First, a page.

This album was the next thing I'd discovered and added to my cassette collection. What shocked me the most was probably the album's aggressiveness. When I played it for the first time I was like, "wow, this one's really fucking evil!" I remember I couldn't actually figure out what was going on here and there for quite a time. I mean, the song structures or melodies weren't that obvious and audible. It took me a while to digest it yet it didn't change the fact I'd crank the volume up to the maximum level and enjoy the record at the same time thinking of how much it was pissing off my neighbors, hahaha!!!"
DEATH - Scream Bloody Gore (1987)
The third addition to my collection was Scream Bloody Gore by Death. Man, that certainly wasn't from this world. So heavy, so brutal! I mean, for a teenager who just started his adventure with music it simply was incomprehensible how someone could create and play such a thing. As with Kreator's Endless Pain, it took me a while to get through yet the more I played it the more addicted or even obsessed I got with it. Despite having other favorites in Death's discography, to me this very record was kind of a portal to the death metal genre. From then on, I started to discover more and more metal bands like Sepultura, Iron Maiden, Sodom, Deicide and so on. Yeah, that's when the snowball started to roll down the hill. I would also say that my fascination with the opening, epic part of "Evil Dead" explains why I'd always put metal bands that have melodies and hooks above those with the speed or technical perfection.
CHRIST AGONY – Unholyunion (1993)
There were dozens of metal albums that followed but since it's a "5-album list" here comes what got me into black metal; Poland's Christ Agony and their debut full-length Unholyunion. I heard their demo tape Epitaph of Christ earlier, but it was Unholyunion I'd become totally obsessed with! I was also digging another Polish band called Taranis, especially their opus magnum Faust (1994) that came out two years later. The creations of these bands opened up a whole new dimension for me and made me start listening to older stuff such as Mercyful Fate, Celtic Frost, Bathory, but also to most of what was coming from the then exploding second wave of Norwegian black metal like Mayhem, Emperor, Burzum, Limbonic Art, Arcturus, Old Man's Child, Dimmu Borgir, etc. Generally, the Scandinavian scene impressed me a lot. Sweden's Marduk, Dissection, early Tiamat. Finland's Beherit, Thy Serpent, Impaled Nazarene. Having pointed out particular names, the Greek scene is worth mentioning with bands like Necromantia, Rotting Christ, Nightfall, Austria's Abigor, Switzerland's Samael – all these groups somehow shaped and blackened my musical taste.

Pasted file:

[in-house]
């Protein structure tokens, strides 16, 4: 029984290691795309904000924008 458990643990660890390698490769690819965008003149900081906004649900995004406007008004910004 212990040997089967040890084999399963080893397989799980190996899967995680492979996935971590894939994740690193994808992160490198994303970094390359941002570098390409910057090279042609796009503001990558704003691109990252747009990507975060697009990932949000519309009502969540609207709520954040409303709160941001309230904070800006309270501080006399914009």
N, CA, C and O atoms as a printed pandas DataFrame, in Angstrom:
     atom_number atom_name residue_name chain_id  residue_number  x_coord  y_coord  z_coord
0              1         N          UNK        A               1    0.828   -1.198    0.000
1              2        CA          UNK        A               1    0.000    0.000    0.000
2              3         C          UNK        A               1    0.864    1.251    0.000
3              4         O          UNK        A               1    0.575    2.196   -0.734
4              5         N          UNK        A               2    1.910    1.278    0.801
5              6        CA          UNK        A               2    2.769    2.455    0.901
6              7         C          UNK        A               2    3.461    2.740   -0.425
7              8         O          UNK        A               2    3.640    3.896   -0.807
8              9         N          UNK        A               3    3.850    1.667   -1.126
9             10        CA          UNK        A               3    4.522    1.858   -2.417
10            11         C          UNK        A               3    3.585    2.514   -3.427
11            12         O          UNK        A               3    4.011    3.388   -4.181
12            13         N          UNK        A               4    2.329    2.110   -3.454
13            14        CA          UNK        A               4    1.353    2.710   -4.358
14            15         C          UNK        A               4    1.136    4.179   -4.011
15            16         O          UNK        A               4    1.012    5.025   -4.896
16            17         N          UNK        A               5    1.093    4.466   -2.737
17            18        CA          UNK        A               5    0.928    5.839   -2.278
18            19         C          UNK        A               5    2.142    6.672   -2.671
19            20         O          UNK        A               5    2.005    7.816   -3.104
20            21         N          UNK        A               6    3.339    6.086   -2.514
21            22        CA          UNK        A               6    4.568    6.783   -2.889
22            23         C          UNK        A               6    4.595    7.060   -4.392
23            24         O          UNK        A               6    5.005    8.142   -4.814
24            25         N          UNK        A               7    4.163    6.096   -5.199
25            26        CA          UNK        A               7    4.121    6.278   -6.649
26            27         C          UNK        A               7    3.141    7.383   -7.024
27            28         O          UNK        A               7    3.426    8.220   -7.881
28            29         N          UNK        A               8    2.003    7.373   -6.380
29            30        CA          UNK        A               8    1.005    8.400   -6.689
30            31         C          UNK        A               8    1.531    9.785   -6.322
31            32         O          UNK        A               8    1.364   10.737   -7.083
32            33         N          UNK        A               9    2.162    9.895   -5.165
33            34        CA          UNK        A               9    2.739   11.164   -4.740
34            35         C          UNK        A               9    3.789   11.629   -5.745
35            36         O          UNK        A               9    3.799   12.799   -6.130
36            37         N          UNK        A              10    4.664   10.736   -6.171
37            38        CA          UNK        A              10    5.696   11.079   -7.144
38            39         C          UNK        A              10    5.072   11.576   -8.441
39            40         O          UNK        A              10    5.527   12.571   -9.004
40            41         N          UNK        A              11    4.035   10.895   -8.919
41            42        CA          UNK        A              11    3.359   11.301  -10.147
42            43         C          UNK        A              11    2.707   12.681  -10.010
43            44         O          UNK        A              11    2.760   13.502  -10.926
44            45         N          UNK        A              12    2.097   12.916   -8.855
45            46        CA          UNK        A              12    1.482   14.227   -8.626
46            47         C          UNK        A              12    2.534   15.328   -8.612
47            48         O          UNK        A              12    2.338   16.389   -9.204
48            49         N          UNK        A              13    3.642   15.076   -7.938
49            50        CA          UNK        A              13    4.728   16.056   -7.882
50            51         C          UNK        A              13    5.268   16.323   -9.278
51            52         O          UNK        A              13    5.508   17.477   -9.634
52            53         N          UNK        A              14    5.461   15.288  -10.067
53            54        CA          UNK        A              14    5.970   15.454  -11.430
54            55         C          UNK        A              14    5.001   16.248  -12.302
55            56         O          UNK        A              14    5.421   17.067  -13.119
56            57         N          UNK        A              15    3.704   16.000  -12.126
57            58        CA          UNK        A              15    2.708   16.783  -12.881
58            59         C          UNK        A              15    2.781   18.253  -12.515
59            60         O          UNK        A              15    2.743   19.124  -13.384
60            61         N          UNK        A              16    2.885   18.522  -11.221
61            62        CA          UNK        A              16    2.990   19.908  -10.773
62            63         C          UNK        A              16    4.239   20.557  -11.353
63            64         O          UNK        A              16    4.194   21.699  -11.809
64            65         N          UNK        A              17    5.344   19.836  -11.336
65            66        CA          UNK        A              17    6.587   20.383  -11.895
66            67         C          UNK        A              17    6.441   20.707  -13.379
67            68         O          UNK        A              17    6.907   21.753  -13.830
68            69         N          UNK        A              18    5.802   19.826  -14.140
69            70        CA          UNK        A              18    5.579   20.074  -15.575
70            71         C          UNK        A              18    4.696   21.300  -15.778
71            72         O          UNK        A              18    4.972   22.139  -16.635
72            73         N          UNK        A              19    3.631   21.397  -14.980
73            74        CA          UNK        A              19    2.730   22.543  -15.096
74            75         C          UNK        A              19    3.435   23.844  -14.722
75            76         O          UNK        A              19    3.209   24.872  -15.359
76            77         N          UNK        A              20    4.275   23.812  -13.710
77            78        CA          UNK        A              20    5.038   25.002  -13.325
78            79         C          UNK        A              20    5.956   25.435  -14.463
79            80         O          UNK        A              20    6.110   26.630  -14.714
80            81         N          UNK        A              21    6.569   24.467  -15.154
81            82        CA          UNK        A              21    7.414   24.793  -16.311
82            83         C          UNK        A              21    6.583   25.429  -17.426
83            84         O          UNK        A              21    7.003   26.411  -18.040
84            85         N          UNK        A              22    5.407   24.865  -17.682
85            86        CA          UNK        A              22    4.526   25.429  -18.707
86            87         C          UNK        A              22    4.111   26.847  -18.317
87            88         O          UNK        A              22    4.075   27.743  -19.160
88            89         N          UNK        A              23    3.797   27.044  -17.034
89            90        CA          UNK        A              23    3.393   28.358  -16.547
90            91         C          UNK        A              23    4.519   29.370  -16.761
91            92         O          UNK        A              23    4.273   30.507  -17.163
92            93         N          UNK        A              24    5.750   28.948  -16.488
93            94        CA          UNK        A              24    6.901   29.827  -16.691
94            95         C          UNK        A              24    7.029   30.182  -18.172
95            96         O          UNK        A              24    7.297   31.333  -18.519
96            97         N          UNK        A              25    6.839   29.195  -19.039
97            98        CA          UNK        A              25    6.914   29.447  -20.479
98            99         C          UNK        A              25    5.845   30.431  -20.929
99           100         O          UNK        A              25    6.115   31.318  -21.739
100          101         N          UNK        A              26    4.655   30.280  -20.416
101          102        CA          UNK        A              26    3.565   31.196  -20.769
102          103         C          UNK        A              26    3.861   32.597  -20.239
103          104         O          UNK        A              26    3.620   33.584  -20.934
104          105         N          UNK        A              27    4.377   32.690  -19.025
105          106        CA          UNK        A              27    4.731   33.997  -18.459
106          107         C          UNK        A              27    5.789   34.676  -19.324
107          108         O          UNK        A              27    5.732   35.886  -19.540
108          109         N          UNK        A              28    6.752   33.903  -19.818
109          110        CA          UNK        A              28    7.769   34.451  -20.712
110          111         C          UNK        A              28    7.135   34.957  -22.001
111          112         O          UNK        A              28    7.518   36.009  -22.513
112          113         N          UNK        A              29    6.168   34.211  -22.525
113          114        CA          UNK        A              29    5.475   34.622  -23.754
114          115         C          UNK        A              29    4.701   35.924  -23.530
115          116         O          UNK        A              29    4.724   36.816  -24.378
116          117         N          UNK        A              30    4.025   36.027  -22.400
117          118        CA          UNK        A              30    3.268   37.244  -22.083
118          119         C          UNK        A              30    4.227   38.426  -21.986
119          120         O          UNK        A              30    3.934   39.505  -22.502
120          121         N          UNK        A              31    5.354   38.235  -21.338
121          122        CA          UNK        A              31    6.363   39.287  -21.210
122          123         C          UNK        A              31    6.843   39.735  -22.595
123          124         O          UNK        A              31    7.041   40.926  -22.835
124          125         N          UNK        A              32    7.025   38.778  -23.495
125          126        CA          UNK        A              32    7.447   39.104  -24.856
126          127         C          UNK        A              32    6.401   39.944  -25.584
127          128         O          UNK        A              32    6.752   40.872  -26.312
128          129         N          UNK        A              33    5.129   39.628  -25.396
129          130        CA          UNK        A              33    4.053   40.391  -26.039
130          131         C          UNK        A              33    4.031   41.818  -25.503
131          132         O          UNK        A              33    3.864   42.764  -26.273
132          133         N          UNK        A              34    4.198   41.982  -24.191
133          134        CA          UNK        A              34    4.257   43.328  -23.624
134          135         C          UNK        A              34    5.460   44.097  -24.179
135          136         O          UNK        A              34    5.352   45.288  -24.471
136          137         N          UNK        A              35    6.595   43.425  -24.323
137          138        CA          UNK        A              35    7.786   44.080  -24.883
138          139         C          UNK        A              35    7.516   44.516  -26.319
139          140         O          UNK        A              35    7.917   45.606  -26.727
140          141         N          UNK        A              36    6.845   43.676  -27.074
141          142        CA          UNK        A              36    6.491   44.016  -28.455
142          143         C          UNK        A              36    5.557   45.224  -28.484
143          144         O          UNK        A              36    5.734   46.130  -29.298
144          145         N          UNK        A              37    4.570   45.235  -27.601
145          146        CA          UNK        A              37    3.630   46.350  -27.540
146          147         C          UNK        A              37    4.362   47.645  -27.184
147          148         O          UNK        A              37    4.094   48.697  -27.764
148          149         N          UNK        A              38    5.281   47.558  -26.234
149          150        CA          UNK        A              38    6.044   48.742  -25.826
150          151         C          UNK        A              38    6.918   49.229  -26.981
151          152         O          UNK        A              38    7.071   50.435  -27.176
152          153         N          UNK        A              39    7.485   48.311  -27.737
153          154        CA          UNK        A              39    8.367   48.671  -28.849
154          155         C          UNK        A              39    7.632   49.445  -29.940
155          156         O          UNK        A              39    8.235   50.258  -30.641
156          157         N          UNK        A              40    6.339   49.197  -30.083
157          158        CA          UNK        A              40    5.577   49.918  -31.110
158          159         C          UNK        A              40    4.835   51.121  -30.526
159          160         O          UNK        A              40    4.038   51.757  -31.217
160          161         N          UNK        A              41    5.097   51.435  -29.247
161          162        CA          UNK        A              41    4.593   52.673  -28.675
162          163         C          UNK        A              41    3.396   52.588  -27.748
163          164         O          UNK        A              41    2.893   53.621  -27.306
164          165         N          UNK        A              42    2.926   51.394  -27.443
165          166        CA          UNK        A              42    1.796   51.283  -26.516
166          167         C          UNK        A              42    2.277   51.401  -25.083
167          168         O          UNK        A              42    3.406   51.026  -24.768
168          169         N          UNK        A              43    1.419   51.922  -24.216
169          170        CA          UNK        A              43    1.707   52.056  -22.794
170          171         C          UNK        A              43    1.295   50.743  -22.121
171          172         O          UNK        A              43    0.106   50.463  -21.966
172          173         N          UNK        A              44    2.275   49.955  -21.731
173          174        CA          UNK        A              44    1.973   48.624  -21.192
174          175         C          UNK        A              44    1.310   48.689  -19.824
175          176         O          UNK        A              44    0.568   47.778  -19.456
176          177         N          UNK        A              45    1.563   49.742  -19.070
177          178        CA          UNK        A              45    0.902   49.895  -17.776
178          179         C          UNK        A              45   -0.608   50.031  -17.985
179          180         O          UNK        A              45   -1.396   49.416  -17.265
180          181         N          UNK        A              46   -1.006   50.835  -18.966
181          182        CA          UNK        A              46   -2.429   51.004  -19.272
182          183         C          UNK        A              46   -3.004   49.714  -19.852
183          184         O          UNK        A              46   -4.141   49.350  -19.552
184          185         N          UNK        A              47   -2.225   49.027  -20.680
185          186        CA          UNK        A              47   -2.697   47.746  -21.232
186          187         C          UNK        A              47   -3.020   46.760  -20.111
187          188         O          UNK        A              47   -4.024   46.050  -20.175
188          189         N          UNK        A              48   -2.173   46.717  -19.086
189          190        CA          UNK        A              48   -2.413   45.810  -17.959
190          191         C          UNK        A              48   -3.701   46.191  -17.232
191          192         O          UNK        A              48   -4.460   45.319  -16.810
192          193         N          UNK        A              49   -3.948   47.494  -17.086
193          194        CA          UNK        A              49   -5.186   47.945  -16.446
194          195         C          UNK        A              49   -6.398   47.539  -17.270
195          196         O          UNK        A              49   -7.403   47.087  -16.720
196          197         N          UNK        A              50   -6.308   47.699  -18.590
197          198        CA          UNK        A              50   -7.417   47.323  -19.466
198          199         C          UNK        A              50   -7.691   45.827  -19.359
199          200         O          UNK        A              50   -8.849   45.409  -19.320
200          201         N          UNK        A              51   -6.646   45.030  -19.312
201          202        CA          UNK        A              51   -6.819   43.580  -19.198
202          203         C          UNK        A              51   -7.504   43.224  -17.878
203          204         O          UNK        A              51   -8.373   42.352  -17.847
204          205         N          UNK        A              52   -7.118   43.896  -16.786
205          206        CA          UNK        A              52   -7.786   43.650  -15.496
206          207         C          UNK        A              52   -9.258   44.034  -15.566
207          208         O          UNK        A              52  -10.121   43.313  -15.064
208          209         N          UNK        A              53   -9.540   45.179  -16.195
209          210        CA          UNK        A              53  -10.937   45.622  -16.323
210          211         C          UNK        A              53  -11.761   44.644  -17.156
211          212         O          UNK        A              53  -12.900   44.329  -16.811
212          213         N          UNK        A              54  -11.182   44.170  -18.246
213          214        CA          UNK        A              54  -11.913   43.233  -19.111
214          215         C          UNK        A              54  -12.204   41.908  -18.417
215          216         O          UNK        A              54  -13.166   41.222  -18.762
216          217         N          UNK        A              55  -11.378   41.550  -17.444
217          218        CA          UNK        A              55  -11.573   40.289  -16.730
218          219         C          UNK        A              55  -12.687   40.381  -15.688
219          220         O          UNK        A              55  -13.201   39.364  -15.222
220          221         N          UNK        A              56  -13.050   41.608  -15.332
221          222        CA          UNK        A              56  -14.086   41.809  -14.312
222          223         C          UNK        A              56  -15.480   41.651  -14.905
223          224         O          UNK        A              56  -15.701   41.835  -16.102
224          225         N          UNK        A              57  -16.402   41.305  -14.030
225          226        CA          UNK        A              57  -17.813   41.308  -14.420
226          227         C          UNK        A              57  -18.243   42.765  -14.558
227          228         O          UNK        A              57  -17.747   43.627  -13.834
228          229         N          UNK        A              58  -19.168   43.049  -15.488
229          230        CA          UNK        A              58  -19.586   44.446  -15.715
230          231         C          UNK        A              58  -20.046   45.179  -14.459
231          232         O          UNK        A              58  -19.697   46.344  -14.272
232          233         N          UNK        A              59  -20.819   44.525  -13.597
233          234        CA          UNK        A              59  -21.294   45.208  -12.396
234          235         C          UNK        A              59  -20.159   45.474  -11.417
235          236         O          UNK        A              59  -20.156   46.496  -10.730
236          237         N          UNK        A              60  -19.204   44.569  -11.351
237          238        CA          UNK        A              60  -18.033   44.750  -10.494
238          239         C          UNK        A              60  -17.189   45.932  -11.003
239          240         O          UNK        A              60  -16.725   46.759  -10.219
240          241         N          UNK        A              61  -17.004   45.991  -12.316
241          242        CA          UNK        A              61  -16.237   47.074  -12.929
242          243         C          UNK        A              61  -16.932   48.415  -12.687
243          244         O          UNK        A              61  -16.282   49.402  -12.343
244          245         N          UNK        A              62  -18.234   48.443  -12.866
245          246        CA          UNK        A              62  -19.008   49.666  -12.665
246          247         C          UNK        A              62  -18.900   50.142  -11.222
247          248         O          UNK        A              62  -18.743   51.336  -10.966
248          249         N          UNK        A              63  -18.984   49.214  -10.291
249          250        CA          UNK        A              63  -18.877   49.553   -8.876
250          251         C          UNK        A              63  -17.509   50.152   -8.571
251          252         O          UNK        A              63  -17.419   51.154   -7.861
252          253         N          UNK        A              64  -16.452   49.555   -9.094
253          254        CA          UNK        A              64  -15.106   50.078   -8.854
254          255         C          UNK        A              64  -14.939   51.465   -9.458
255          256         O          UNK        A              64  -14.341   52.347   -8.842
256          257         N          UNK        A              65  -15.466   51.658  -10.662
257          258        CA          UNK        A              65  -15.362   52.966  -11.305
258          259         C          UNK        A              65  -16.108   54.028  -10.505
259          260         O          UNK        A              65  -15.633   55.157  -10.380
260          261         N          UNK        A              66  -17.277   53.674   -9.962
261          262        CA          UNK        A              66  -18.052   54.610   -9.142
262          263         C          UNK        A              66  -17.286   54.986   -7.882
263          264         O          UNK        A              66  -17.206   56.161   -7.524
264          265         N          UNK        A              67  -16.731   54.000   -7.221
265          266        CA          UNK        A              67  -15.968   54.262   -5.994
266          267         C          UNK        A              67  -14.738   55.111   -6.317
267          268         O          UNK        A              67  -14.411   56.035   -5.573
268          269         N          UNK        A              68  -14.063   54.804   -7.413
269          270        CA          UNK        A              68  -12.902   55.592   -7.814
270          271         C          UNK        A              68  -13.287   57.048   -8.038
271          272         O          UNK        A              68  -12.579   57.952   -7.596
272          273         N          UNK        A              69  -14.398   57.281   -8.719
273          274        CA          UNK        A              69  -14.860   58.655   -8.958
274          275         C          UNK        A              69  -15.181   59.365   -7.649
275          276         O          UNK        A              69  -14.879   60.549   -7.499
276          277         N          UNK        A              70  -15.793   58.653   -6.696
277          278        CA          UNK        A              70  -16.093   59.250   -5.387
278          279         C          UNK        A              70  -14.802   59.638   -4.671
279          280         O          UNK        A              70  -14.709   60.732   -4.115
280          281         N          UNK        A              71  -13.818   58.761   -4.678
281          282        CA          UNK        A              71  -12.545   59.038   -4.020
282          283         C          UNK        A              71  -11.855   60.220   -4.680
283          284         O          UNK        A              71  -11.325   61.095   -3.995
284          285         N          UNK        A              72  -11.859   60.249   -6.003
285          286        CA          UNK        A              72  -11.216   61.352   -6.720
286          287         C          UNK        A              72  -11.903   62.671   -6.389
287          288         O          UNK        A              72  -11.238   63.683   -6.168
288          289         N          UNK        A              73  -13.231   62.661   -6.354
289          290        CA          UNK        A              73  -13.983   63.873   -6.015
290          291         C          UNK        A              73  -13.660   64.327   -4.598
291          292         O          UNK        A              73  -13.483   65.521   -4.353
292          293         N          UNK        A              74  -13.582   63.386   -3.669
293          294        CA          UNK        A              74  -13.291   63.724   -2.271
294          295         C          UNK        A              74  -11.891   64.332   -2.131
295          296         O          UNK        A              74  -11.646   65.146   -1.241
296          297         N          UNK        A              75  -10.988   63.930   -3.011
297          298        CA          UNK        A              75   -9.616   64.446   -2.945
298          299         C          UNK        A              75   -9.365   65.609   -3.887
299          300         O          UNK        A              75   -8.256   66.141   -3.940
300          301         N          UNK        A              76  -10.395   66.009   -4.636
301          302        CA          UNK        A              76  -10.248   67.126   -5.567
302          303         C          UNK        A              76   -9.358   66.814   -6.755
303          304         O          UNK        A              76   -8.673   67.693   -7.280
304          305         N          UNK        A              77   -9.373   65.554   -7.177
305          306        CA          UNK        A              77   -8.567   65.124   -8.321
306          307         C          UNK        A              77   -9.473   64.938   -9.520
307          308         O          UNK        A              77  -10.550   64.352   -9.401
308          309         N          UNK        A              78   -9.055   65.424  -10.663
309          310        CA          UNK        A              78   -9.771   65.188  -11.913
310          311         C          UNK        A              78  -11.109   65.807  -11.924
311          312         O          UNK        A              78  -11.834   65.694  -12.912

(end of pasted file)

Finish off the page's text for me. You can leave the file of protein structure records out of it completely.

EMPEROR - Anthems to the Welkin at Dusk (1997)
There can only be one Emperor, so my list is going to be topped with Anthems to the Welkin at Dusk. I love every single moment of this record and have been inspired by what they'd come up with on this one for a really long time. Fantastic and I'd say complete black metal album! Of course, I love In the Nightside Eclipse too, same with their further releases yet it was and still is Anthems... that proudly heralds who the throne belongs to.
To my recollection the first album I bought at an early age was The Rolling Stones' Through the Past Darkly - Big Hits Vol. 2 (1969). I would soon become a bassist for about a year. For me "Jumpin' Jack Flash" was so heavy!
After switching to rhythm guitar, I got really into The Beatles and I studied daily in my Junior High Audio/Visual class in my free time listening to The Beatles' Sgt. Pepper's Lonely Hearts Club Band (1969) on headphones. That album was, of course, wild in its diversity, and I really loved the fact that they could all sing!